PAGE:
In a December 15 order FERC authorized Exelon Generating (ExGen) to make market-priced power sales to its Commonwealth Edison (ComEd) public utility affiliate in an auction process that was itself recently endorsed by an administrative judge of the Illinois Commerce Commission (ICC). The evolution of the FERC order as well as the proposed order of ICC judge is noteworthy not only because it resolves a process in which various aspects of Illinois state government were aligned in opposition to each other, but also in that it produces a wholesale power supply model that may become an increasingly common alternative to the routine of a vertically integrated public utility generating power for most, if not all, of its retail demand.
In a December 5 proposed order the ICC judge approved (with few and minor exceptions) tariff provisions implementing the auction proposal and dismissed the AG’s and CUB’s opposition. The first auction would be held in September 2006 and would be repeated annually thereafter. It would be open to all eligible suppliers, including ComEd affiliate ExGen, which would, in turn, require compliance with FERC’s so-called Edgar and Allegheny principles for market-priced wholesales between affiliates. Earlier in October, ComEd and ExGen had jointly sought FERC’s approval of service agreements and standardized forward contracts that would permit ExGen to make market-priced sales to ComEd in the event ExGen was selected in the auction. FERC granted that approval based on findings that (1) the auction process was transparently designed through stakeholder collaboration, (2) the auction products — full requirements supply for three size categories of retail customers — were clearly defined, (3) an auction manager alone, independent of ComEd and ExGen, selected winning bids, and (4) the independent auction manager, together with ICC staff will oversee the operation and fairness of the auction.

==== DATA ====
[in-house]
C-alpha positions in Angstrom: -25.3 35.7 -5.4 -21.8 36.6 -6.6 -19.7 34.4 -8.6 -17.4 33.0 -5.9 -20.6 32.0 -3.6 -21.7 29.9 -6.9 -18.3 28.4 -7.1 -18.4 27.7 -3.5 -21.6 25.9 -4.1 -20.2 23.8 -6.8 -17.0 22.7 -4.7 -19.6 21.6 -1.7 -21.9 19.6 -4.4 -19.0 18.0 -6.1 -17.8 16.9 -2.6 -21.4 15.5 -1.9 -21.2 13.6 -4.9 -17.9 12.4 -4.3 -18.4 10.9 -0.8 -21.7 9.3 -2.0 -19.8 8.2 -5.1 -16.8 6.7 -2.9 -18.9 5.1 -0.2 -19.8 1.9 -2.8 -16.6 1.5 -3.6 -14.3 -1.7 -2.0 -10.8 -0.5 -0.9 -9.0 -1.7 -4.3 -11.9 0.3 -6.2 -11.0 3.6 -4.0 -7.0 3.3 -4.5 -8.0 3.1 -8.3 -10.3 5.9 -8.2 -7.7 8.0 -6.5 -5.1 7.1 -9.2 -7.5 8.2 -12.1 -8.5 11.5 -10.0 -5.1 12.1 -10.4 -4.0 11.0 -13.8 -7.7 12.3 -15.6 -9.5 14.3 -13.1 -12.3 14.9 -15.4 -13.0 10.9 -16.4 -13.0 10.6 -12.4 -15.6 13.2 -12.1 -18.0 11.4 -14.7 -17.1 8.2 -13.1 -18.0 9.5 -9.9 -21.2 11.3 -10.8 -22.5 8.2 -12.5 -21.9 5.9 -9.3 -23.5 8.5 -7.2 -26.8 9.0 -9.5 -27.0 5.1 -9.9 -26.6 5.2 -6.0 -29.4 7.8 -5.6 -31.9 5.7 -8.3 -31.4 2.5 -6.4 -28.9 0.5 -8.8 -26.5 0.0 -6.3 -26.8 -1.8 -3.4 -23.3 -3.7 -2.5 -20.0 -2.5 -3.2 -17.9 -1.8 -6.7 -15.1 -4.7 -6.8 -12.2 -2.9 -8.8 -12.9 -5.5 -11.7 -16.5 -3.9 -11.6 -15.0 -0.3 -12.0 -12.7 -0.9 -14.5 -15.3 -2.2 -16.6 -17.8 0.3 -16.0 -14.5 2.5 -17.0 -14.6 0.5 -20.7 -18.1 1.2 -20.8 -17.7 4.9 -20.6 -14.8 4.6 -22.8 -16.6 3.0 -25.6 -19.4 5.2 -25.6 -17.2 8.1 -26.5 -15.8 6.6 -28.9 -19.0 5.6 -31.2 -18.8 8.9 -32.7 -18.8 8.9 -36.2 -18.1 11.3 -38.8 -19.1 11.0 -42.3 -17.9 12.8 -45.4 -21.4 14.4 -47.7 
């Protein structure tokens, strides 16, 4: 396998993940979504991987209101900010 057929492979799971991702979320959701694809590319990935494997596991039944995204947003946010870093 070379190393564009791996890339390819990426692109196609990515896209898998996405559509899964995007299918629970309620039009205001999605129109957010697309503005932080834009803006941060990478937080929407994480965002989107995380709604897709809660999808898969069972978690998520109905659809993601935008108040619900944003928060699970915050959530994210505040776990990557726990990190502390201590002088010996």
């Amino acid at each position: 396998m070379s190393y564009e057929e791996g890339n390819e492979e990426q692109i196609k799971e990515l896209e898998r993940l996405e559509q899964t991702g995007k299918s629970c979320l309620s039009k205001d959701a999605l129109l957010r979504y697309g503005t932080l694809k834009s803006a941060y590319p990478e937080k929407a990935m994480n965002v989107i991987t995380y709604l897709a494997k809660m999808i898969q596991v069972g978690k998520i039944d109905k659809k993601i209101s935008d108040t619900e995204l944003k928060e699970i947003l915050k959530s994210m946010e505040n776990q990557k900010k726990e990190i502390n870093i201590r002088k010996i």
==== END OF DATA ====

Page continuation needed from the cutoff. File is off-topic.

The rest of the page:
A number of trends suggest that ComEd’s experience before the ICC and FERC may increasingly become a standard model for wholesale power procurement. Either in connection with programs introducing retail choice or as a condition on approval of any one of the growing number of utility mergers, traditional utilities are being required to divest some or all of their generation, while still retaining some retail service obligations. Many will be required by local regulators to demonstrate through auction-like procedures that they are servicing retail customers with the lowest-cost sources of power. At the same time, to the extent they continue to possess generation in an affiliate and wish to bid into their affiliated utility’s auction, then FERC will require satisfaction of the four Edgar/Allegheny principles to prevent over-priced purchases from an affiliate. Interestingly, in its rejection of the Illinois AG’s contention that the proposed auction should be scrapped in favor of direct ComEd negotiations with ExGen and other suppliers, FERC emphasized that it “adopted the Edgar/Allegheny principles . . . to avoid the potential for affiliate abuse that could result if affiliates bilaterally negotiated contracts in private direct negotiations.
In light of these trends, there is also likely to develop soon a robust market for independent auction managers. [FERC Docket No. ER06-43]